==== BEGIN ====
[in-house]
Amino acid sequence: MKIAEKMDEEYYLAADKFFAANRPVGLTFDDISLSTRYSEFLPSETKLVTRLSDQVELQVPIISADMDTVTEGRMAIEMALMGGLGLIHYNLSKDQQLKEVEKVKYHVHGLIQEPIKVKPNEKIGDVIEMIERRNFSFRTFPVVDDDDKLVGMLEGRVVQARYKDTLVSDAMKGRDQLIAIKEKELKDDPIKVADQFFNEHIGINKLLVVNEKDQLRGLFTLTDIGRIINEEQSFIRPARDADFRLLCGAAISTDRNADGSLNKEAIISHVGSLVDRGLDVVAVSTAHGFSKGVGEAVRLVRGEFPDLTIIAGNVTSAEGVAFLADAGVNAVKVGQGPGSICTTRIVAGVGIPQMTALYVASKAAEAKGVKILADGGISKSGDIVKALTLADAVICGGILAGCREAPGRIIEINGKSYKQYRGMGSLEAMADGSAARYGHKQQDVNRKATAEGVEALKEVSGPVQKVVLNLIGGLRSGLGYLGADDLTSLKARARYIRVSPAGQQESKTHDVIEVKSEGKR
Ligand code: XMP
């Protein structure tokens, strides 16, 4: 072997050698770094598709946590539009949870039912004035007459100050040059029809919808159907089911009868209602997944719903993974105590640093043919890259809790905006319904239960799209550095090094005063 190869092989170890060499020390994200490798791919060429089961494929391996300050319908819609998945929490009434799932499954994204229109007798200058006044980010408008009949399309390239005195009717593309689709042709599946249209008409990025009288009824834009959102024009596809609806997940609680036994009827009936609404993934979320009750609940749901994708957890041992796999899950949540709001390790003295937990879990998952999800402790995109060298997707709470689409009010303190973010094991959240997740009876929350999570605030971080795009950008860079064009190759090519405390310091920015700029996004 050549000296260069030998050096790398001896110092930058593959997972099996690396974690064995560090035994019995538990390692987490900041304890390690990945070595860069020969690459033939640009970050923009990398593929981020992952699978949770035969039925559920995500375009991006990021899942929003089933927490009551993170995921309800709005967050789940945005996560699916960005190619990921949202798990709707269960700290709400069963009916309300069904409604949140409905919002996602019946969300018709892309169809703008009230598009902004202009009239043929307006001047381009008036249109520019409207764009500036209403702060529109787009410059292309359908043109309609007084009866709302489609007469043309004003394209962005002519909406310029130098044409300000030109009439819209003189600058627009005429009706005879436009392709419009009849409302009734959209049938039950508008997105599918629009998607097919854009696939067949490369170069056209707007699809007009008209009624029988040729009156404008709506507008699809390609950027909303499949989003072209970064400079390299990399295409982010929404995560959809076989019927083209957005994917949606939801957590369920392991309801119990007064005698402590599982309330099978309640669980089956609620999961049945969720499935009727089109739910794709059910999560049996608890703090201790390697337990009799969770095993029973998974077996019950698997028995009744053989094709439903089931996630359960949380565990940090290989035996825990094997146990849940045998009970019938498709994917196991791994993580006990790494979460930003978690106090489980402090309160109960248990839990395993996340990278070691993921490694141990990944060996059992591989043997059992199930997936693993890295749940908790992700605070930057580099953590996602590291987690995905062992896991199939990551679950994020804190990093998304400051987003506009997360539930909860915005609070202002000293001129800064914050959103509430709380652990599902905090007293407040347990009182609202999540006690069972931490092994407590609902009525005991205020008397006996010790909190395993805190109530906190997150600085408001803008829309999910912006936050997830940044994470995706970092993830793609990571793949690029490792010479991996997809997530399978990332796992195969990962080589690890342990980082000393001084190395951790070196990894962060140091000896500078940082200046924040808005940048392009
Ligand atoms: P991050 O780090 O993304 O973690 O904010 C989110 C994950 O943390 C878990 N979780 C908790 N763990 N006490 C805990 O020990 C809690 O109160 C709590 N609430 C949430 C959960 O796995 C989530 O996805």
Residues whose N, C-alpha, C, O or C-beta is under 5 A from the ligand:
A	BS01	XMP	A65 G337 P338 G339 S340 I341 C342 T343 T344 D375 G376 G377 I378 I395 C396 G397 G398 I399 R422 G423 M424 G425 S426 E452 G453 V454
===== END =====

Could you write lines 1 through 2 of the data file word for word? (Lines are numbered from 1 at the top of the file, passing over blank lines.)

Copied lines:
[in-house]
Amino acid sequence: MKIAEKMDEEYYLAADKFFAANRPVGLTFDDISLSTRYSEFLPSETKLVTRLSDQVELQVPIISADMDTVTEGRMAIEMALMGGLGLIHYNLSKDQQLKEVEKVKYHVHGLIQEPIKVKPNEKIGDVIEMIERRNFSFRTFPVVDDDDKLVGMLEGRVVQARYKDTLVSDAMKGRDQLIAIKEKELKDDPIKVADQFFNEHIGINKLLVVNEKDQLRGLFTLTDIGRIINEEQSFIRPARDADFRLLCGAAISTDRNADGSLNKEAIISHVGSLVDRGLDVVAVSTAHGFSKGVGEAVRLVRGEFPDLTIIAGNVTSAEGVAFLADAGVNAVKVGQGPGSICTTRIVAGVGIPQMTALYVASKAAEAKGVKILADGGISKSGDIVKALTLADAVICGGILAGCREAPGRIIEINGKSYKQYRGMGSLEAMADGSAARYGHKQQDVNRKATAEGVEALKEVSGPVQKVVLNLIGGLRSGLGYLGADDLTSLKARARYIRVSPAGQQESKTHDVIEVKSEGKR